Case Study

For Alice

1.

Of an evening maybe thirty years ago,
A woman I was getting to know
Had the misfortune of asking me
How I’d found my way to poetry.
I answered till the east was coming to.
She didn’t seem all that put out,
But that’s as far as my story got
(I.e., not halfway through).

Ten years on,
I was trying again
To tell it, this time not to her
(At least not just, she being still there)
In the form of a monster poem: an abortus
In the event, though enough of it got born
To exhibit rigor mortis.
You’d think I’d have forsworn
The effort for good in the wake of this, but no:
You’re hereby warned (assuming you’re
Still there) that another go
At the story’s in store.
Not overly to worry: I’ll cover just
The cruxes and give the bulk of it a rest.
(Which reminds me of an Edo scroll
With painted scenes selected from The Tale
Of Genji: maybe a score all told,
Emerging intermittently
From a mist of gold.)
If the beast this method yields turns out to be
A turkey, at least it was served without the stuffing.
Enough of my intentions: here goes nothing.

2.

As a little kid,
I wanted to do what my father did:
Write storybooks for grownups. One of my
More primal memories is of the sound
Of typing—a rat-a-tat back then—behind
A door I’d been repeatedly
Told not to open. It wasn’t long
Before I was at it myself, though plying the trade
With a pencil instead of a Royal. Among
The more major works I essayed
Was an unsolicited
Addition to the Tom Swift books.
In fairness it should be said
That I had a collaborator
On this—our split of the megabucks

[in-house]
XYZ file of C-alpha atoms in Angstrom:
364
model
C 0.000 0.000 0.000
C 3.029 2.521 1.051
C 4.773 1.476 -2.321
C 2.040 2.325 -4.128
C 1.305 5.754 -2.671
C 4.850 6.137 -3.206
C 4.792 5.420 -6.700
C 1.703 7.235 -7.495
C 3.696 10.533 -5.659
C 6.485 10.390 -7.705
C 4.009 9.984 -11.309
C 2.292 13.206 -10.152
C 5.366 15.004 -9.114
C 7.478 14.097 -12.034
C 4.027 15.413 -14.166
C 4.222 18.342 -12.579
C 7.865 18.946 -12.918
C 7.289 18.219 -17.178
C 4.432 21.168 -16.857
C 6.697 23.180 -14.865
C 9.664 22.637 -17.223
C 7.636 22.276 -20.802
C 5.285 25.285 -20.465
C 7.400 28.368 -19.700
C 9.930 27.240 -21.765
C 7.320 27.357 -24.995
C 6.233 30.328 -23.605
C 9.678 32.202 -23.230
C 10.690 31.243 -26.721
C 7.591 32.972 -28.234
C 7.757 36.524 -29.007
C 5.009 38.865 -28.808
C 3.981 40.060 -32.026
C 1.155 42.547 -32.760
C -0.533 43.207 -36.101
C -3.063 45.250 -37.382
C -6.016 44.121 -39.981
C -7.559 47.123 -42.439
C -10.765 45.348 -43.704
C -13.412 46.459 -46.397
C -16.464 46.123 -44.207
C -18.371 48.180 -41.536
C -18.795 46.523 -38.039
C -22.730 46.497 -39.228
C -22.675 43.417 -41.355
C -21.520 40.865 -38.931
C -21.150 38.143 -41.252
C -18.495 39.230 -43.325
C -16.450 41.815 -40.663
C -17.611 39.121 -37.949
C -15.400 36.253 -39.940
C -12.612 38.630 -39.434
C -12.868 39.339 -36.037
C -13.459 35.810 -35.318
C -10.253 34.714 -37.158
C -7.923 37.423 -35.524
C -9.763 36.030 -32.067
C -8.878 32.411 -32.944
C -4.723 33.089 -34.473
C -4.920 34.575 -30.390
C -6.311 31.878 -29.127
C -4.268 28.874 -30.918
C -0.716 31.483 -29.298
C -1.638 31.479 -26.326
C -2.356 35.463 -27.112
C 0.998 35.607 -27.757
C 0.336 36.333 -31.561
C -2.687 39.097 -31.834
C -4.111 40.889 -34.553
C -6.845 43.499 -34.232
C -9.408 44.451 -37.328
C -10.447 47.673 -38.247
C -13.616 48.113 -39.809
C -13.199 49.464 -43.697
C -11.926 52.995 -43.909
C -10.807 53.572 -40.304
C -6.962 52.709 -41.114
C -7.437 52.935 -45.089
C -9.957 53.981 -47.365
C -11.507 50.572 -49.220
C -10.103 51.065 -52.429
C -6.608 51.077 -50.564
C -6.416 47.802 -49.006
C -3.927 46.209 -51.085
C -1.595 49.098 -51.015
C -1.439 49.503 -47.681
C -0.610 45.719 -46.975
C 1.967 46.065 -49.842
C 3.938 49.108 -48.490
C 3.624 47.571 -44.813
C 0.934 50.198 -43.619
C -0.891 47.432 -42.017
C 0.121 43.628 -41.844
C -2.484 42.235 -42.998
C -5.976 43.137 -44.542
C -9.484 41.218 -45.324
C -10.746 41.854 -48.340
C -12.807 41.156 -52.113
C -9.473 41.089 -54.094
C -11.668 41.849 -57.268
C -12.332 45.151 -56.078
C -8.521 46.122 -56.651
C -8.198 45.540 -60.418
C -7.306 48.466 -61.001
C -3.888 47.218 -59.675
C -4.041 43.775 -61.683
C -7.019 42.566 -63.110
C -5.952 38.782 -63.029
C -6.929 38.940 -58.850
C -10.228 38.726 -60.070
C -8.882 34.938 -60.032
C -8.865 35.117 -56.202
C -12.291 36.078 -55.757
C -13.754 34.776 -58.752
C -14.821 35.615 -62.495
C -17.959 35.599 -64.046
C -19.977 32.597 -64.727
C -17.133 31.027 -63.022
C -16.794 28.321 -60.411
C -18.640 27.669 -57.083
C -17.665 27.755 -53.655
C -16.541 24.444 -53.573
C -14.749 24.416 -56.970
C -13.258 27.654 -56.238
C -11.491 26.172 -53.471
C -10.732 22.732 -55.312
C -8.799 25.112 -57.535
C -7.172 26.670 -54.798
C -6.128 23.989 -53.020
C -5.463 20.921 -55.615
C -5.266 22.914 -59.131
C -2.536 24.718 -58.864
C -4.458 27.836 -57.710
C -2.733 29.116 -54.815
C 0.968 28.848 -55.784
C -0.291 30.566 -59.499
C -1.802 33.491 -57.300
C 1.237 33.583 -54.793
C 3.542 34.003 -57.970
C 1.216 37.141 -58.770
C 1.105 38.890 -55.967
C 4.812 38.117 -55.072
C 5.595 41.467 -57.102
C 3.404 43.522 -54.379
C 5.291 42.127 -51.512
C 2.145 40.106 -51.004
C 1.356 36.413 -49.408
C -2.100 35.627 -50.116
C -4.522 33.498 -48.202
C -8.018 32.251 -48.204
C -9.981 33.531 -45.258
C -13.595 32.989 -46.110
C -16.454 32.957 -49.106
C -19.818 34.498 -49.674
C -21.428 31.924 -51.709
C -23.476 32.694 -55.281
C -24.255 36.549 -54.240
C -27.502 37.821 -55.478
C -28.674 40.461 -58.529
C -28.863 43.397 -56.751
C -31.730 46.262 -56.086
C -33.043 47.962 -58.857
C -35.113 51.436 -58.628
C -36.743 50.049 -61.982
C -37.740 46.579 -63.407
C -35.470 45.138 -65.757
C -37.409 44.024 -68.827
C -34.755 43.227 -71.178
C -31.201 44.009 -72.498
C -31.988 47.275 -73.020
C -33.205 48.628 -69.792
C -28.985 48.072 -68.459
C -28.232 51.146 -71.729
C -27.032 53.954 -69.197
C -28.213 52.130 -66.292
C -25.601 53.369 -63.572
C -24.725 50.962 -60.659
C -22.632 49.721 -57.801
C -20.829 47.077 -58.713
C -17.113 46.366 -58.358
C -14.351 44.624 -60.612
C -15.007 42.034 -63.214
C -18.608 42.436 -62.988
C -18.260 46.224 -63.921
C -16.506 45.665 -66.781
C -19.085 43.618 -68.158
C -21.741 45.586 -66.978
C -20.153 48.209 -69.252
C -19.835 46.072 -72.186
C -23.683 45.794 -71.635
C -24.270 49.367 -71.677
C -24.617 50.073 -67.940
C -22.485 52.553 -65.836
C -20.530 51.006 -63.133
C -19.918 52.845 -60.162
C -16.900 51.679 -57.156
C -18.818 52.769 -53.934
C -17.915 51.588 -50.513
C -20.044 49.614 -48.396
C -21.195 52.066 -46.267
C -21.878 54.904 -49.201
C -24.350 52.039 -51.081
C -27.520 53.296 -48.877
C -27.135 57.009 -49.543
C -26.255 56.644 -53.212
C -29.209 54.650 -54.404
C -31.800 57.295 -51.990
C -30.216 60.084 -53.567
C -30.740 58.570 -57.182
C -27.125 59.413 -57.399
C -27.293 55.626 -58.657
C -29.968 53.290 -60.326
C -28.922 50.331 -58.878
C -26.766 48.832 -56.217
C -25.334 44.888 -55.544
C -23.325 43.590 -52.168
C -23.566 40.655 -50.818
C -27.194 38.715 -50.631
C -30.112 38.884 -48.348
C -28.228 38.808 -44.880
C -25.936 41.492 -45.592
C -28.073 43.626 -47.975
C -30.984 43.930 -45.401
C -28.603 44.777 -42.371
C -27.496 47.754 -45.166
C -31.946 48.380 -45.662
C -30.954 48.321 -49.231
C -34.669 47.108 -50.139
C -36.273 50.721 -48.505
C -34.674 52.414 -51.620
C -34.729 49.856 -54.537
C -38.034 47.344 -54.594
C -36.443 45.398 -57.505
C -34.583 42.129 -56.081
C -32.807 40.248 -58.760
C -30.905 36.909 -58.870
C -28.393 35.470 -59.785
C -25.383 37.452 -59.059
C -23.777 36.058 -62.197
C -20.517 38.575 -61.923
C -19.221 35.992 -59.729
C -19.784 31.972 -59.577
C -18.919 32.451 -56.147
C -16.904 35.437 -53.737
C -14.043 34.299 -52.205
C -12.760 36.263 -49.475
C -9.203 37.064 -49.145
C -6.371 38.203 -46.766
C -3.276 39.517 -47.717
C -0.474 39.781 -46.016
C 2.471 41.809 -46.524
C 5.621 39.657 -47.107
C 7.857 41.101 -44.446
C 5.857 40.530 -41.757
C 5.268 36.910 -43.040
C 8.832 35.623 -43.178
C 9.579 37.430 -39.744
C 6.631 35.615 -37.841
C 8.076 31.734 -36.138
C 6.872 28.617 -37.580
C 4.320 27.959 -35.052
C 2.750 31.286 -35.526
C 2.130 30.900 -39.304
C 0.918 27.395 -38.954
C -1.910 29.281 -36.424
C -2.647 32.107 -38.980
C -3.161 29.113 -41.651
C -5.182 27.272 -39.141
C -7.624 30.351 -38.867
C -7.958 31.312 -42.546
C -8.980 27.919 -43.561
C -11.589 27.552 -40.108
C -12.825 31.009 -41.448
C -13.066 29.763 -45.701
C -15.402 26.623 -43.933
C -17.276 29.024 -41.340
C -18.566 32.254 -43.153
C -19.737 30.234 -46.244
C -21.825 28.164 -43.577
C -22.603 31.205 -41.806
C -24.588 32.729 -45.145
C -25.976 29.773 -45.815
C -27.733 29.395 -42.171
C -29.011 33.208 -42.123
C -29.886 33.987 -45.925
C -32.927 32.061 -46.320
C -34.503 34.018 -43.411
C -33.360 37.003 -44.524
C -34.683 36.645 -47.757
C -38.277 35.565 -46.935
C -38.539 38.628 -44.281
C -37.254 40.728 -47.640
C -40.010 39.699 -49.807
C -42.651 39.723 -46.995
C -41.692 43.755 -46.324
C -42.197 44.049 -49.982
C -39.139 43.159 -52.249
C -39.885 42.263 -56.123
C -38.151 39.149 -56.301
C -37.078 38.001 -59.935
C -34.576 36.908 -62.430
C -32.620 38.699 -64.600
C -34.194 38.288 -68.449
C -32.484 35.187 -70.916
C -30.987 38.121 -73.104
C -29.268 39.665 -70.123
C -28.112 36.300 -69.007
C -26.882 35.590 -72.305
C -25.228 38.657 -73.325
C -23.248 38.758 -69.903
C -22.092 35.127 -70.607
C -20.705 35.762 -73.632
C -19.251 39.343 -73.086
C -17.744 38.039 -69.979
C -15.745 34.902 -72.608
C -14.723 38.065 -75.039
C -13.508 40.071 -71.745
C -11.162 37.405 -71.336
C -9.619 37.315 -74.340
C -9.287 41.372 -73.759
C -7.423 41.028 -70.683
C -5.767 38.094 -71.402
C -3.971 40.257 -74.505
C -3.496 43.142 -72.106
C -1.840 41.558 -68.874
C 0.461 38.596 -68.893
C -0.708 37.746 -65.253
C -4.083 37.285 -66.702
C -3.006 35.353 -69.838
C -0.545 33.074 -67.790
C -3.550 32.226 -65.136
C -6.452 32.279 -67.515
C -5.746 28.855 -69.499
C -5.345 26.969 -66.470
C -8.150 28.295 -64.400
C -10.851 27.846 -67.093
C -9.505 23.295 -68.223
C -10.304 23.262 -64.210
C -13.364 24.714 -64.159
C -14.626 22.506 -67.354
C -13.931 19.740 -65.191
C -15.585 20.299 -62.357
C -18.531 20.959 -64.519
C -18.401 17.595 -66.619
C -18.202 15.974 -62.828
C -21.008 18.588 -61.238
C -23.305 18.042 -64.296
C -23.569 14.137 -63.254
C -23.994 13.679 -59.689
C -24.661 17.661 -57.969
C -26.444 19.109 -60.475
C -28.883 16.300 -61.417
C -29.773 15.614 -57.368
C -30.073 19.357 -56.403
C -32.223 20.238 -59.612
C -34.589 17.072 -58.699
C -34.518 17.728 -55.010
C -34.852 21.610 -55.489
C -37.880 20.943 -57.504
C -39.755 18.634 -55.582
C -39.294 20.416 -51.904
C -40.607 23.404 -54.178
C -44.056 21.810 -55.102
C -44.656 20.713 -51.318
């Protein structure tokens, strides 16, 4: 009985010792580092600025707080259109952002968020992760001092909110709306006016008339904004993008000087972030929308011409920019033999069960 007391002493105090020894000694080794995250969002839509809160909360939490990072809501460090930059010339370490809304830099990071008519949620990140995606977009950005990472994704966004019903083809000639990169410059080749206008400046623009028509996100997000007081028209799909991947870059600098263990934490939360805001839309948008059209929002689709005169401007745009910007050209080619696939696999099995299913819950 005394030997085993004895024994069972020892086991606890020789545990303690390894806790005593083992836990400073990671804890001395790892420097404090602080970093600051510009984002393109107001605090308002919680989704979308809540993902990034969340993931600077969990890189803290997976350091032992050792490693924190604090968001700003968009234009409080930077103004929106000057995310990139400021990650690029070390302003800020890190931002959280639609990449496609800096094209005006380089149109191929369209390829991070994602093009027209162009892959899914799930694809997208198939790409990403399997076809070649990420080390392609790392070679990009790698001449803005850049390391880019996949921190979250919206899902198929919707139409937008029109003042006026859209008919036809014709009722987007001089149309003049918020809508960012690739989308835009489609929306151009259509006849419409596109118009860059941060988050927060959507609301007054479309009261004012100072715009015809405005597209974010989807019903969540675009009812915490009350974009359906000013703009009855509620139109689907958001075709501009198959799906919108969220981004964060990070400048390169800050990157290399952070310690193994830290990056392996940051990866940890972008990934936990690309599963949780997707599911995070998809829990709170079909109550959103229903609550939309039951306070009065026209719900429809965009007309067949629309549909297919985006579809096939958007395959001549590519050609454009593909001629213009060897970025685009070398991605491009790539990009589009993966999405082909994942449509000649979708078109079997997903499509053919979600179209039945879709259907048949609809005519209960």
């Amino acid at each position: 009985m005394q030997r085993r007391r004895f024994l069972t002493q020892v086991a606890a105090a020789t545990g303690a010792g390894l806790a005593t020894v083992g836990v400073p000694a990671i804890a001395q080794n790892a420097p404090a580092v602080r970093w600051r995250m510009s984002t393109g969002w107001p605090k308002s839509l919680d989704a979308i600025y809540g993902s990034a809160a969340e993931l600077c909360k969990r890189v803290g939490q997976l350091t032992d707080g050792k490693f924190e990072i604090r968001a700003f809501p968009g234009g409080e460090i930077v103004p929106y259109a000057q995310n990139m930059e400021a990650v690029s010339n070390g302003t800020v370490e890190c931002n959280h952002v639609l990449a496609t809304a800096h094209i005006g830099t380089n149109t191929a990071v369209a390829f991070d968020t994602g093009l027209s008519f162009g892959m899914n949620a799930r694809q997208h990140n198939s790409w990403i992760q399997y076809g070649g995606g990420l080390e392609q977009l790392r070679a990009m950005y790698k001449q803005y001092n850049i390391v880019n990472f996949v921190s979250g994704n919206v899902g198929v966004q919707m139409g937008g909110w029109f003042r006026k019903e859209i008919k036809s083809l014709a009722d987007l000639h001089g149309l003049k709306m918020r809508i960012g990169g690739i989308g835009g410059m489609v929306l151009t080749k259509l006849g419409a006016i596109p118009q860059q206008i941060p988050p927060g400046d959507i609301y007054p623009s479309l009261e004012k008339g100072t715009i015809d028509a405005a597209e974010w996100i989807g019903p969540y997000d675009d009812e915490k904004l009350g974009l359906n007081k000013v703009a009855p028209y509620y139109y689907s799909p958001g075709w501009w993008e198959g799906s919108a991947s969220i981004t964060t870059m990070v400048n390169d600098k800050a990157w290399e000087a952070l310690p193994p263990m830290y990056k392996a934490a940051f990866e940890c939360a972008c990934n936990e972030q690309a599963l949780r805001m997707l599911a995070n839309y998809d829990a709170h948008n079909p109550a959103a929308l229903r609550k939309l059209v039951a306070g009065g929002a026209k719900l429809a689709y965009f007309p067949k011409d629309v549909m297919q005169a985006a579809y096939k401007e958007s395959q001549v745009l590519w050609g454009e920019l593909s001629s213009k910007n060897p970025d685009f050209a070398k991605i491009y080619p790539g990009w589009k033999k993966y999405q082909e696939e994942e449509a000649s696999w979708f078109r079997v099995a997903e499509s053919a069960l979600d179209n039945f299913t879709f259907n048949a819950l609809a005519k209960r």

We’d get for it we agreed to settle later—
In the person of a puppy love from school.
This girl was all
You’d want at concocting a story,
But it was an extraliterary
Gift of hers—a penmanship
So regular it made me weep—
That explains the words at the head of a stapled sheaf:

Tom Swift and His Flying Car
……………by Danny Brown
…..Written by Marjorie Schiff

The text? As you’d expect.

…..…..…..…..…..…..…..…..…..…..…..So far
So something, I guess. I also made, on my own,
The occasional stab at poetry:
Some decent doggerel for a bard of seven. . . .
More notably,
If not til I was eleven,
The lyrics for a musical
Comedy I authored, songs and all.
Which actually got put on
At school, inducing there a jealousy
I’ve never shaken off entirely . . .
But in “musical” you already had a sign
Of a dream that found it child’s play
To sweep Dream One away.

3.

It isn’t like music hadn’t always been there.
Initially some 78’s
Passed down from a gramps. A long-hair
Side he’d had, to judge from the collection:
Red-labeled discs of the Russian greats,
With the single, signal exception
Of a Mozart set (his 40th). Blue-labeled, these,
Befitting not only this music’s utter
Difference from the Rimskys and Tchaikovskys
(Which even at five I had no trouble sensing)
But also its other-
Worldly cool (if fire-filled: as though
Philosophy had taken passion dancing).

Nor was a love
Of music wanting. I’ve no
Lack of early memories that say
As much, though an especially probative
One is of ingraining, on my way
To sleep one night, a melody
I’d heard that evening on TV.
God forbid I should wake next day bereft
Of this unexampled gift
(Which caused a spine’s first beauty-triggered chill);
Better I shouldn’t wake at all.
(“In the Hall of the Mountain King,”
In case you’re wondering.)